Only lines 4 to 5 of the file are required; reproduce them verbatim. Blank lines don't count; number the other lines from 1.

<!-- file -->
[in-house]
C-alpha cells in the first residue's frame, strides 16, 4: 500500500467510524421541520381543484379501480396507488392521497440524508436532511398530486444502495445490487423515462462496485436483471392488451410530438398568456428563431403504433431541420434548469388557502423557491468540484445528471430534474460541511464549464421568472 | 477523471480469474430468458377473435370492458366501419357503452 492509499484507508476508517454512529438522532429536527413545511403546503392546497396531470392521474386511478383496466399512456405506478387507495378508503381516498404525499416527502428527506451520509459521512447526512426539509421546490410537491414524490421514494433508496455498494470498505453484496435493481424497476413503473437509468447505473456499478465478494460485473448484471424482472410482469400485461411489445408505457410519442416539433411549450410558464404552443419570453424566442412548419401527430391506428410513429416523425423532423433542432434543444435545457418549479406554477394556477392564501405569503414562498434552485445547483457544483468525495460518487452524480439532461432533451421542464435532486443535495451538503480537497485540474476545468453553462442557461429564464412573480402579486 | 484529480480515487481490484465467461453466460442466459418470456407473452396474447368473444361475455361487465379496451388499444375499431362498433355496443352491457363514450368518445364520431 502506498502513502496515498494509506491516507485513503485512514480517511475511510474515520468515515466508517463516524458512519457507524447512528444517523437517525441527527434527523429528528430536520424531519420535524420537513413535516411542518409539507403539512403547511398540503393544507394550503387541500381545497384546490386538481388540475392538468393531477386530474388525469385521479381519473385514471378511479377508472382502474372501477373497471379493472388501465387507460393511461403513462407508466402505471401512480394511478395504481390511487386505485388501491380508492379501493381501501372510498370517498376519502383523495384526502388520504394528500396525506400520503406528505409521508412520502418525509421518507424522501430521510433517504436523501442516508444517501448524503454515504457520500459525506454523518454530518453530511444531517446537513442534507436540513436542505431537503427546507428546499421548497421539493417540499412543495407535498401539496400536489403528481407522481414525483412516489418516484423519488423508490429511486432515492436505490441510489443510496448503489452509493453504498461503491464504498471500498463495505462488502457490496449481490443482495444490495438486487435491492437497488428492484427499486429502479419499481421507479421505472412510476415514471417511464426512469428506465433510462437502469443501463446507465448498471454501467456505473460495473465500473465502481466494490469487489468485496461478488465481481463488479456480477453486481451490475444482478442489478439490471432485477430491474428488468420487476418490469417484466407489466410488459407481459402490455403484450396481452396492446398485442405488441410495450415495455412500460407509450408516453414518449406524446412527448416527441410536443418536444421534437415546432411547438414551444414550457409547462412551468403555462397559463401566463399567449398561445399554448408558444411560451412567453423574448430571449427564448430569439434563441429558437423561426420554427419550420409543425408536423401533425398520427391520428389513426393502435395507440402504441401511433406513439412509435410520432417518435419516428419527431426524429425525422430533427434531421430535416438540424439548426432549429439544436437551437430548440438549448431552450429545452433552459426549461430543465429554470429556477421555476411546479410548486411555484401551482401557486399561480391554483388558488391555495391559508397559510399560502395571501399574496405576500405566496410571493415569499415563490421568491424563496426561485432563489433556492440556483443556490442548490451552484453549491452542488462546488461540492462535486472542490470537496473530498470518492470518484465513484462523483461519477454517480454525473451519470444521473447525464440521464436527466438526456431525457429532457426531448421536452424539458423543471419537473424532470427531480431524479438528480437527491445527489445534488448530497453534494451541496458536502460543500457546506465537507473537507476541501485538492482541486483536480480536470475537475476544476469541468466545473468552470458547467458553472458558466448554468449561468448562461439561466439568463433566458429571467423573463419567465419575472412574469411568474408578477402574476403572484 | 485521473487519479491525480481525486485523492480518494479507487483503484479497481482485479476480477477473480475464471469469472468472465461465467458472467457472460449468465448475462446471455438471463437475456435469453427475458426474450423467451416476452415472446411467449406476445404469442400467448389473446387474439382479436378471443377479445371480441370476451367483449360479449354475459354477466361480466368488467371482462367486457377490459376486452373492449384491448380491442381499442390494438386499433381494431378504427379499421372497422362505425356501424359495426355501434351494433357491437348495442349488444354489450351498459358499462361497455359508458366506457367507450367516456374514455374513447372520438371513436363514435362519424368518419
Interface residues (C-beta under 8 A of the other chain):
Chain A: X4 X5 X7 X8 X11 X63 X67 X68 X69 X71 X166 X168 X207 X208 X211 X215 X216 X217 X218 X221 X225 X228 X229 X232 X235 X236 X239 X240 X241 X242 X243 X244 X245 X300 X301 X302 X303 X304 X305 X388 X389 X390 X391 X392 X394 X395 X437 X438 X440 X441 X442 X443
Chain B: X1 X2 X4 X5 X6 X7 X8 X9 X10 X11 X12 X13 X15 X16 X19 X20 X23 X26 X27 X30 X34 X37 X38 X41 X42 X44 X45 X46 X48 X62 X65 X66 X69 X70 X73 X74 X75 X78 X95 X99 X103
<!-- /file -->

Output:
Chain A: X4 X5 X7 X8 X11 X63 X67 X68 X69 X71 X166 X168 X207 X208 X211 X215 X216 X217 X218 X221 X225 X228 X229 X232 X235 X236 X239 X240 X241 X242 X243 X244 X245 X300 X301 X302 X303 X304 X305 X388 X389 X390 X391 X392 X394 X395 X437 X438 X440 X441 X442 X443
Chain B: X1 X2 X4 X5 X6 X7 X8 X9 X10 X11 X12 X13 X15 X16 X19 X20 X23 X26 X27 X30 X34 X37 X38 X41 X42 X44 X45 X46 X48 X62 X65 X66 X69 X70 X73 X74 X75 X78 X95 X99 X103